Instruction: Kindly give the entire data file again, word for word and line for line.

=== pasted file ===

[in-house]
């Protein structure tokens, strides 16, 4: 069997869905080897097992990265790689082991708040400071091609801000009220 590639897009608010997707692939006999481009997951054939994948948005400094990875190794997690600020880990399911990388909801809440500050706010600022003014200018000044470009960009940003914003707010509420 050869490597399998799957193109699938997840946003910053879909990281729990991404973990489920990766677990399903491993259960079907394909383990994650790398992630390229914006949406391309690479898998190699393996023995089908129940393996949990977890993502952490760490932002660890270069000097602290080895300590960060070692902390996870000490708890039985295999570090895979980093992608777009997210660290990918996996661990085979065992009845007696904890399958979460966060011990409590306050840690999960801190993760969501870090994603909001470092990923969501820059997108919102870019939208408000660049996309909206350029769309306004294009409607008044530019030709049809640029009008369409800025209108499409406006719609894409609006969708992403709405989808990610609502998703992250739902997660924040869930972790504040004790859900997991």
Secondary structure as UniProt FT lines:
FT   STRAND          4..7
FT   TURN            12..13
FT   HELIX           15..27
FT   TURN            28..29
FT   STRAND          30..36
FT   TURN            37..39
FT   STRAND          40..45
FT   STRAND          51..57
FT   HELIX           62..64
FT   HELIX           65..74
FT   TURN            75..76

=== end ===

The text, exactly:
[in-house]
């Protein structure tokens, strides 16, 4: 069997869905080897097992990265790689082991708040400071091609801000009220 590639897009608010997707692939006999481009997951054939994948948005400094990875190794997690600020880990399911990388909801809440500050706010600022003014200018000044470009960009940003914003707010509420 050869490597399998799957193109699938997840946003910053879909990281729990991404973990489920990766677990399903491993259960079907394909383990994650790398992630390229914006949406391309690479898998190699393996023995089908129940393996949990977890993502952490760490932002660890270069000097602290080895300590960060070692902390996870000490708890039985295999570090895979980093992608777009997210660290990918996996661990085979065992009845007696904890399958979460966060011990409590306050840690999960801190993760969501870090994603909001470092990923969501820059997108919102870019939208408000660049996309909206350029769309306004294009409607008044530019030709049809640029009008369409800025209108499409406006719609894409609006969708992403709405989808990610609502998703992250739902997660924040869930972790504040004790859900997991």
Secondary structure as UniProt FT lines:
FT   STRAND          4..7
FT   TURN            12..13
FT   HELIX           15..27
FT   TURN            28..29
FT   STRAND          30..36
FT   TURN            37..39
FT   STRAND          40..45
FT   STRAND          51..57
FT   HELIX           62..64
FT   HELIX           65..74
FT   TURN            75..76